As I struggled up a steep hill this morning, my confidence felt as wobbly as my legs. I’ve been in this situation (being totally out of racing shape) a few times before and always rebounded. Usually every few years, I get an itch to do a wild ultra-race or some bludgeoning physical challenge that pulls the innards out of me. In the end, I always seem to pull it off, but beginning a new training cycle is always daunting. This morning, though, was different.

I had more concern than usual about my ability to pull off a successful race at the Lake Placid Ironman this summer (just 4 months away). After riding on my indoor bike trainer for an hour-and-a-half, I felt like this five-mile run was way more difficult than it should be. I’m closing in on my 65th birthday, and started wondering if my wavering self-confidence had to do with aging.

I’ve trained all my life for various sports competitions so I have a pretty good idea of what I need to do to get ready for big races. But maybe I don’t really know how to train as a “senior.” (Ouch – I don’t like the sound of that. Nor did I appreciate the AARP membership letter that came in the mail last week.) Or maybe my days of getting in shape in three weeks are over. Not that I could get in absolute condition in that space of time, but I always felt like I could go from zero to “training shape” fairly quickly. Now? I’m not so sure.

Training for a road race or even a marathon is one thing, but getting ready for an Ironman is something else. It’s a beast of a 2.4 mile swim, 112 mile bike, and 26.2 mile run. After that shaky run this morning, I began to wonder. Do I do multiple training sessions in one day right at the start? Or do I just do one sport each day? Do I keep trudging up hills, slowing down the pace or speeding it up and red-lining (going deep into anaerobic debt) once in a while like I used to do? I’m beginning to realize this is new territory for me. But then I’m also realizing my confusion from this morning’s run isn’t really based on HOW to train this aging body of mine…it actually isn’t about that at all. My confusion is really a haunting feeling of doubt. Doubt in my capabilities. Eerily, this feeling is reminiscent of how I felt 20 years ago when I was first diagnosed with severe osteoporosis. It’s not as traumatic or debilitating as it was back then, but it is all too familiar of a feeling.

Back when I was 45 and breaking bones right and left from just minimal forces placed upon my skeleton, I lost ALL confidence in who I was. Today, in my chiropractic office, I see that same terrible loss being felt by so many of my patients. They come to me desperately searching for answers. Desperately trying to cling to their identity. A “before osteoporosis” identity. One where the risk for breaking a bone doesn’t permeate every movement they make. To me, when I was given the diagnosis, it was as if “I” had become trapped in a crumbling foreign body that I couldn’t escape. “It” was all around me, in me, through me…everywhere…and it wasn’t “me”.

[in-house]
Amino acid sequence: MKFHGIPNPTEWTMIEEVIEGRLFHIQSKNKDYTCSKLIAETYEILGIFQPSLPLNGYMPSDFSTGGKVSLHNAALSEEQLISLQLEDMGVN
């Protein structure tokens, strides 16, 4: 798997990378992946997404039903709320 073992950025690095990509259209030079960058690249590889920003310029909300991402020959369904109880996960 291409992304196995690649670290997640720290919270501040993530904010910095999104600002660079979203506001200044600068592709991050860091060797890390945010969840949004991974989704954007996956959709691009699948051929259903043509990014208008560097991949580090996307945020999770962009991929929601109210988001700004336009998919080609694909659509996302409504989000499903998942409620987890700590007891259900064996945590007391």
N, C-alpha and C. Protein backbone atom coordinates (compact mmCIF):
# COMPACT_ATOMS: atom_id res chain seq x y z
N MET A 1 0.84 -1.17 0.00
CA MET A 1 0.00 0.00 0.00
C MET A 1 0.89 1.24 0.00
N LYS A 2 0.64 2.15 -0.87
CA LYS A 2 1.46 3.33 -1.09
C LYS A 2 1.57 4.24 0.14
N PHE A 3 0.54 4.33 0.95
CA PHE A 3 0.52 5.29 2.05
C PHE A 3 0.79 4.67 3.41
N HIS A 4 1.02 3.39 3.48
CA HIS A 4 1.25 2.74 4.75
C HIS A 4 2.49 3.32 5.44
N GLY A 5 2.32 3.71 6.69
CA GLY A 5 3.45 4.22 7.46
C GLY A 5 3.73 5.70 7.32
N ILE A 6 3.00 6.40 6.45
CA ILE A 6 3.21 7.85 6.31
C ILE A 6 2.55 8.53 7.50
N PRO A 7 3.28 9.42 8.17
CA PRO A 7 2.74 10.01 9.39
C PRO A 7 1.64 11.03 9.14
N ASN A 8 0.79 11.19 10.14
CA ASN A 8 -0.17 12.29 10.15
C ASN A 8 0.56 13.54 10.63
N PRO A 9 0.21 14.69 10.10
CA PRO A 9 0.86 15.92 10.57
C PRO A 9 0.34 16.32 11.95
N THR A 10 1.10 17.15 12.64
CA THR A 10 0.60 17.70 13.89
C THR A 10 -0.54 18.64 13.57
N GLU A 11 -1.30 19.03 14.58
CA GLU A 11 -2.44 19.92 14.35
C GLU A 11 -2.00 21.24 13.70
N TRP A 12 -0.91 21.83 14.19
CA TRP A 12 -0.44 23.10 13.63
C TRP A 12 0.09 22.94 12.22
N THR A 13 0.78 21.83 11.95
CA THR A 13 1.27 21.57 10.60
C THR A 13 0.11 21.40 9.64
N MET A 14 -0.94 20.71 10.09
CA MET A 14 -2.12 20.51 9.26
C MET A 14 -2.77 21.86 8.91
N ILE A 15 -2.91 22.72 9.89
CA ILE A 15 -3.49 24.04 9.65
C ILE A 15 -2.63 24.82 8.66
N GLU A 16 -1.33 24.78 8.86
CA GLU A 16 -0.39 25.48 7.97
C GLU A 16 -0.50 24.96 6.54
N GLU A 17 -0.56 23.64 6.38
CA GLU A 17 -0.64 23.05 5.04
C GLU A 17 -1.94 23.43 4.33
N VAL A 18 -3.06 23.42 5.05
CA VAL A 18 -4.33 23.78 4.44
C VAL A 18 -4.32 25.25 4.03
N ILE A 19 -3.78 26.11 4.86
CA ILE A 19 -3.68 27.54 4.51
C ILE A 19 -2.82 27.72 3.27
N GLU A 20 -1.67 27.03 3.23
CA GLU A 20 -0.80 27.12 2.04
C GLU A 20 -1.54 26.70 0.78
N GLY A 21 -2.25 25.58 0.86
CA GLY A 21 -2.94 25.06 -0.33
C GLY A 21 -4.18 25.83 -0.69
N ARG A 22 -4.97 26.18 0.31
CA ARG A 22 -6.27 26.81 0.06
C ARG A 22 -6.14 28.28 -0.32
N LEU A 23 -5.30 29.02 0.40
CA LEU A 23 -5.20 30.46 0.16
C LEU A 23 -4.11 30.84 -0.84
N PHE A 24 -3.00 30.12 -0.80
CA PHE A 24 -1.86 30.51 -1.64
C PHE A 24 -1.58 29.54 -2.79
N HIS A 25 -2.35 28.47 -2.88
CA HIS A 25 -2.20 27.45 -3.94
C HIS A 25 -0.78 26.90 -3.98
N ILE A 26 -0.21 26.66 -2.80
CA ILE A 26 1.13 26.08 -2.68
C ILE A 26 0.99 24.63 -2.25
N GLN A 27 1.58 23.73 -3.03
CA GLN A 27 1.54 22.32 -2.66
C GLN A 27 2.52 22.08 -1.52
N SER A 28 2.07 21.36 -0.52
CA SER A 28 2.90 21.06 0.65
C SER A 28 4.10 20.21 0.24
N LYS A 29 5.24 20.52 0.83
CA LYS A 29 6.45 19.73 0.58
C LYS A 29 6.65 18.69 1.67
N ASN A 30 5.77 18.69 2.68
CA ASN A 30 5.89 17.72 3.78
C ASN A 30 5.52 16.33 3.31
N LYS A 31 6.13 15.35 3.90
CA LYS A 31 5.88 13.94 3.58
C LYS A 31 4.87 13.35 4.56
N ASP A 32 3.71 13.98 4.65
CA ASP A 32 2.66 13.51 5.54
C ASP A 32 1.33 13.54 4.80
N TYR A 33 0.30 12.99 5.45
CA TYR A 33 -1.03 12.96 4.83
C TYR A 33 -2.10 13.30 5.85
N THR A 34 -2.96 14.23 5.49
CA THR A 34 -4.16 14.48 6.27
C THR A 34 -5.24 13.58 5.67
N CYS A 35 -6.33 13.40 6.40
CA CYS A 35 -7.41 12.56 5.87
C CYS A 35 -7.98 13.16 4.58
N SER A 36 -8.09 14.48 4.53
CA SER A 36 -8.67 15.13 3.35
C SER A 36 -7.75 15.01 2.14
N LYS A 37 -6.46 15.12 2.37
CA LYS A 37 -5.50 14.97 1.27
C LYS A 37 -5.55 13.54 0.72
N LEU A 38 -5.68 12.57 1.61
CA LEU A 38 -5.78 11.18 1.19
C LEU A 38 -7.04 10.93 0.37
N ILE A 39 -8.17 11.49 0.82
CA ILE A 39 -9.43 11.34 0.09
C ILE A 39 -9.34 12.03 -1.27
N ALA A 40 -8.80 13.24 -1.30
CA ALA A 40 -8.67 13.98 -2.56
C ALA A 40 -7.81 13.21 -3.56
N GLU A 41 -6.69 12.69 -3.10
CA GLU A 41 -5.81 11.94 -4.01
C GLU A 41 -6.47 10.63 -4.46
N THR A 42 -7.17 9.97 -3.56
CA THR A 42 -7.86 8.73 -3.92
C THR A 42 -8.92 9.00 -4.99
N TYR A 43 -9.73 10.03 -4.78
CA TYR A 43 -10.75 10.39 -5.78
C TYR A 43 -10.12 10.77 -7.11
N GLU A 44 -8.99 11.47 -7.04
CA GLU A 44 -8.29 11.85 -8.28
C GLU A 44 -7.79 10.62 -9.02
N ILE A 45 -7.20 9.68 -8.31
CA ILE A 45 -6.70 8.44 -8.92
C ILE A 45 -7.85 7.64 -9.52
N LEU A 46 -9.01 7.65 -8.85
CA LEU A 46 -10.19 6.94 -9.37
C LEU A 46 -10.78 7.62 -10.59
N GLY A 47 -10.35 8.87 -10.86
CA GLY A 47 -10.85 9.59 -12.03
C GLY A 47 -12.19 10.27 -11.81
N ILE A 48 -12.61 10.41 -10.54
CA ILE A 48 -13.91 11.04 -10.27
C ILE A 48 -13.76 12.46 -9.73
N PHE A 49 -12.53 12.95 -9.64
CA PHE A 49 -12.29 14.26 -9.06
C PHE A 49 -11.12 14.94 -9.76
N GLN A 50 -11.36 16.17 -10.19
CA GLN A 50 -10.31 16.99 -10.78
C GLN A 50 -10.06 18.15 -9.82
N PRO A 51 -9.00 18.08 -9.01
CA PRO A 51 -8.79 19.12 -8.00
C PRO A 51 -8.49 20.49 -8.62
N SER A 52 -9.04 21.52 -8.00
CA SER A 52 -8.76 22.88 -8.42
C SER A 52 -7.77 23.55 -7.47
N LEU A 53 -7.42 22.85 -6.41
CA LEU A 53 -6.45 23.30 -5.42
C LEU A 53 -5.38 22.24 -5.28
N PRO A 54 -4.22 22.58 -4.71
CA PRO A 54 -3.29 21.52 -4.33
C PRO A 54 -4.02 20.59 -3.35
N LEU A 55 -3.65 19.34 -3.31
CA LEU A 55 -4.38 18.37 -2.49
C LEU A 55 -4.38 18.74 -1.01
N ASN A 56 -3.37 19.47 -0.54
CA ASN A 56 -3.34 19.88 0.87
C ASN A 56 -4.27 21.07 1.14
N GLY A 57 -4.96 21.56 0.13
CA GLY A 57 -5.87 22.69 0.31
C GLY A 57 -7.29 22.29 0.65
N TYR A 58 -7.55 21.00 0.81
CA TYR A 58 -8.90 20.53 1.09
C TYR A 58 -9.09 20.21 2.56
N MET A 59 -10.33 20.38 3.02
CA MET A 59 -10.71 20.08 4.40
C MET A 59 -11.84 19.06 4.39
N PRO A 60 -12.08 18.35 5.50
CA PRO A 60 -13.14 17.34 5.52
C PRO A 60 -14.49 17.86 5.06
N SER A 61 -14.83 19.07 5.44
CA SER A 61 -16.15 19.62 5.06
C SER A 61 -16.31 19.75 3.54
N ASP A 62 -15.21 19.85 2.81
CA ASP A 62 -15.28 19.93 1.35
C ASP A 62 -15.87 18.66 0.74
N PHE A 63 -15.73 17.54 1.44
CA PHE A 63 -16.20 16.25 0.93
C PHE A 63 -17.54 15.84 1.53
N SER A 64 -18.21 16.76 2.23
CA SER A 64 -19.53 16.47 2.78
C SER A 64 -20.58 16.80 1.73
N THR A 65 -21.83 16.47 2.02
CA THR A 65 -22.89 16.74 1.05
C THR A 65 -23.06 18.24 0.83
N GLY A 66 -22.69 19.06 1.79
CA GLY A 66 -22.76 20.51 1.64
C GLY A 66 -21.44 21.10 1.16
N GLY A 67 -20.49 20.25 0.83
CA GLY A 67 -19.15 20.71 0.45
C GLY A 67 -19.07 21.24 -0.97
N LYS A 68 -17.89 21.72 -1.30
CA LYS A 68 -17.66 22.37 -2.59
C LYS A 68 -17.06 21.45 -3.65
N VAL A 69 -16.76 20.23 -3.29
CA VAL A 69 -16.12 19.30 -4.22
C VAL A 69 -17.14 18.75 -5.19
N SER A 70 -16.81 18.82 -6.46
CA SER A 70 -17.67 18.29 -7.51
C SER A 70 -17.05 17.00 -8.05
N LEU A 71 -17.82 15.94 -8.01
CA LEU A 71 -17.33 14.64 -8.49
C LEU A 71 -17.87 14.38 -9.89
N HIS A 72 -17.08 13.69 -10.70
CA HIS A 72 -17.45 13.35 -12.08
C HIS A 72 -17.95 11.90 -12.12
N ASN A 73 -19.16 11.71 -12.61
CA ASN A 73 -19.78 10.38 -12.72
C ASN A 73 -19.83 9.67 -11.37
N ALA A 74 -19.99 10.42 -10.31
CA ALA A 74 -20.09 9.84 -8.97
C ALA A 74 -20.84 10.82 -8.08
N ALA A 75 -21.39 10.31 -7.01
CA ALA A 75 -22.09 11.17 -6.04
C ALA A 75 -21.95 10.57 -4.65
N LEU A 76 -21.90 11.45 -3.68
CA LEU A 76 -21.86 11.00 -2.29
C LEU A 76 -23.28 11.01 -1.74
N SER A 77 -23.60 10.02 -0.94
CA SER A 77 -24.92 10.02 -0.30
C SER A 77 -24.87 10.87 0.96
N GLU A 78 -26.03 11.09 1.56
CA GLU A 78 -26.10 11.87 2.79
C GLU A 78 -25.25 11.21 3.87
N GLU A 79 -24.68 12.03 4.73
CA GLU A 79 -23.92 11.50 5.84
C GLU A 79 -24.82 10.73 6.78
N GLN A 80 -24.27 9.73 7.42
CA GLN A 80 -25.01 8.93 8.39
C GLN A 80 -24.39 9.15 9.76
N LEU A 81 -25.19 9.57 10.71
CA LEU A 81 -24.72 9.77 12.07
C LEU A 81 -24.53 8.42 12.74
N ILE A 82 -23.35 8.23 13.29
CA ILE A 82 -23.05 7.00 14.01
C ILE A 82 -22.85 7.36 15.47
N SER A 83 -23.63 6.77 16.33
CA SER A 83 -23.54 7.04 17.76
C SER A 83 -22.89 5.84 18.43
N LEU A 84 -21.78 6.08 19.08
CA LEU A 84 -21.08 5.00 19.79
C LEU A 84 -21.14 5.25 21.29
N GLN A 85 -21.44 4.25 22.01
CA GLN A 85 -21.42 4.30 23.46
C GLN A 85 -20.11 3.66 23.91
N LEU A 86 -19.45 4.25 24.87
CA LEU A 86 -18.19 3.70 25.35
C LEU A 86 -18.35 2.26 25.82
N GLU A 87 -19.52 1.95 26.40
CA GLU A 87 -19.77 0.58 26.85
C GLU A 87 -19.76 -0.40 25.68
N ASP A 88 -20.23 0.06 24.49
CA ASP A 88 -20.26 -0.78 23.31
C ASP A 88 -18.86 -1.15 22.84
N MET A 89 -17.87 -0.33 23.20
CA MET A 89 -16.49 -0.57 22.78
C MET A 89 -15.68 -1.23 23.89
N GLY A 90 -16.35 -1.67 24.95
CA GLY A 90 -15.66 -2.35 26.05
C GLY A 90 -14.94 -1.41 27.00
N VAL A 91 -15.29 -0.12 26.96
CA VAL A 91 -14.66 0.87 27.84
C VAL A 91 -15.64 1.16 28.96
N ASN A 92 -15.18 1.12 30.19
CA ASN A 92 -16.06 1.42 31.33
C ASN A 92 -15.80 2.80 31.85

As I revisit that feeling of loss today, I tried to figure out how to deal with it. How to move forward, how to somehow make it into something positive. And then I remembered a Ted talk about “power posing” that I had watched several months ago. In the talk, social psychologist Dr. Amy Cuddy described how she found that simply by changing posture in individuals that hormone levels would change. The reason this talk resonated so deeply with me was that the hormones Dr. Cuddy was measuring were testosterone and cortisol, two of the most important hormones for maintaining bone health. Testosterone (particularly in men but also important for women) stimulates osteoblasts to form bone while cortisol stimulates osteoclasts to destroy bone. In fact, cortisol, the body’s stress hormone, is considered one of the most powerfully destructive forces to bone.

Dr. Cuddy’s discovery makes a great deal of sense, both physiologically and in terms of evolution. Of course, bones will get stronger if you act in powerful ways that use your strength. Consider, too, that early tribal leaders had to be strong not only to hold their position in the society and to fight off enemies but also to procure food and water.